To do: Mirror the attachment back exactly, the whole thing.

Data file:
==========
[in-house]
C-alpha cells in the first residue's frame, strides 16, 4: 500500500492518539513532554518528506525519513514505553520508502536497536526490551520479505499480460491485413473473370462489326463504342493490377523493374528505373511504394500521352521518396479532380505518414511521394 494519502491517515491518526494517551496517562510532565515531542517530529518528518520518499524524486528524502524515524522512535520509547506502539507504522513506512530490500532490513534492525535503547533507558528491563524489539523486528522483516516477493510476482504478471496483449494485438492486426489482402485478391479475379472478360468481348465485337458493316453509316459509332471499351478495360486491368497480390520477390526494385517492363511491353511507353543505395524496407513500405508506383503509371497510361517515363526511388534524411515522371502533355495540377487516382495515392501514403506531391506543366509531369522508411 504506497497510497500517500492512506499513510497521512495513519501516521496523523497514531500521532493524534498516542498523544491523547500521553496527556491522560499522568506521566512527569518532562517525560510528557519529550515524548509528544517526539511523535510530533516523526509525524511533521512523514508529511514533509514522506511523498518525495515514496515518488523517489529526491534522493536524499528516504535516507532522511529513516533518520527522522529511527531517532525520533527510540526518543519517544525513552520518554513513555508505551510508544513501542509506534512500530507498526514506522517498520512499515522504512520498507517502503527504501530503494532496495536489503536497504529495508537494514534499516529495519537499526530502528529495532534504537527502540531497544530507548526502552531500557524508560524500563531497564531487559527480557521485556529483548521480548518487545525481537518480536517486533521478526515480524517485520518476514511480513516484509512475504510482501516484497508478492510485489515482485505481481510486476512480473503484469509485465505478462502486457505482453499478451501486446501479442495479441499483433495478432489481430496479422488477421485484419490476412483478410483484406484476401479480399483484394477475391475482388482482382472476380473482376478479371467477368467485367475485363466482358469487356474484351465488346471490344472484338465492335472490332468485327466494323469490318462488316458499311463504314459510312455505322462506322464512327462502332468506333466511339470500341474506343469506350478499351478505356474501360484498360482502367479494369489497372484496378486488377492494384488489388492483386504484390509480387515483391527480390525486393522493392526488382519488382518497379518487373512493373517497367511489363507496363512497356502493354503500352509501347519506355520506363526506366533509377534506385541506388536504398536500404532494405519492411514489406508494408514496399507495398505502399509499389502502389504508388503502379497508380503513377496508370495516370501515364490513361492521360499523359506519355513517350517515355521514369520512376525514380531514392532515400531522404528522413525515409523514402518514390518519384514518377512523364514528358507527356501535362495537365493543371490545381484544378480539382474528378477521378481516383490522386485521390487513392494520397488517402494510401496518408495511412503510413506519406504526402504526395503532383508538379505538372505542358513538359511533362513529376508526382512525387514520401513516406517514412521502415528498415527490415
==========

[in-house]
C-alpha cells in the first residue's frame, strides 16, 4: 500500500492518539513532554518528506525519513514505553520508502536497536526490551520479505499480460491485413473473370462489326463504342493490377523493374528505373511504394500521352521518396479532380505518414511521394 494519502491517515491518526494517551496517562510532565515531542517530529518528518520518499524524486528524502524515524522512535520509547506502539507504522513506512530490500532490513534492525535503547533507558528491563524489539523486528522483516516477493510476482504478471496483449494485438492486426489482402485478391479475379472478360468481348465485337458493316453509316459509332471499351478495360486491368497480390520477390526494385517492363511491353511507353543505395524496407513500405508506383503509371497510361517515363526511388534524411515522371502533355495540377487516382495515392501514403506531391506543366509531369522508411 504506497497510497500517500492512506499513510497521512495513519501516521496523523497514531500521532493524534498516542498523544491523547500521553496527556491522560499522568506521566512527569518532562517525560510528557519529550515524548509528544517526539511523535510530533516523526509525524511533521512523514508529511514533509514522506511523498518525495515514496515518488523517489529526491534522493536524499528516504535516507532522511529513516533518520527522522529511527531517532525520533527510540526518543519517544525513552520518554513513555508505551510508544513501542509506534512500530507498526514506522517498520512499515522504512520498507517502503527504501530503494532496495536489503536497504529495508537494514534499516529495519537499526530502528529495532534504537527502540531497544530507548526502552531500557524508560524500563531497564531487559527480557521485556529483548521480548518487545525481537518480536517486533521478526515480524517485520518476514511480513516484509512475504510482501516484497508478492510485489515482485505481481510486476512480473503484469509485465505478462502486457505482453499478451501486446501479442495479441499483433495478432489481430496479422488477421485484419490476412483478410483484406484476401479480399483484394477475391475482388482482382472476380473482376478479371467477368467485367475485363466482358469487356474484351465488346471490344472484338465492335472490332468485327466494323469490318462488316458499311463504314459510312455505322462506322464512327462502332468506333466511339470500341474506343469506350478499351478505356474501360484498360482502367479494369489497372484496378486488377492494384488489388492483386504484390509480387515483391527480390525486393522493392526488382519488382518497379518487373512493373517497367511489363507496363512497356502493354503500352509501347519506355520506363526506366533509377534506385541506388536504398536500404532494405519492411514489406508494408514496399507495398505502399509499389502502389504508388503502379497508380503513377496508370495516370501515364490513361492521360499523359506519355513517350517515355521514369520512376525514380531514392532515400531522404528522413525515409523514402518514390518519384514518377512523364514528358507527356501535362495537365493543371490545381484544378480539382474528378477521378481516383490522386485521390487513392494520397488517402494510401496518408495511412503510413506519406504526402504526395503532383508538379505538372505542358513538359511533362513529376508526382512525387514520401513516406517514412521502415528498415527490415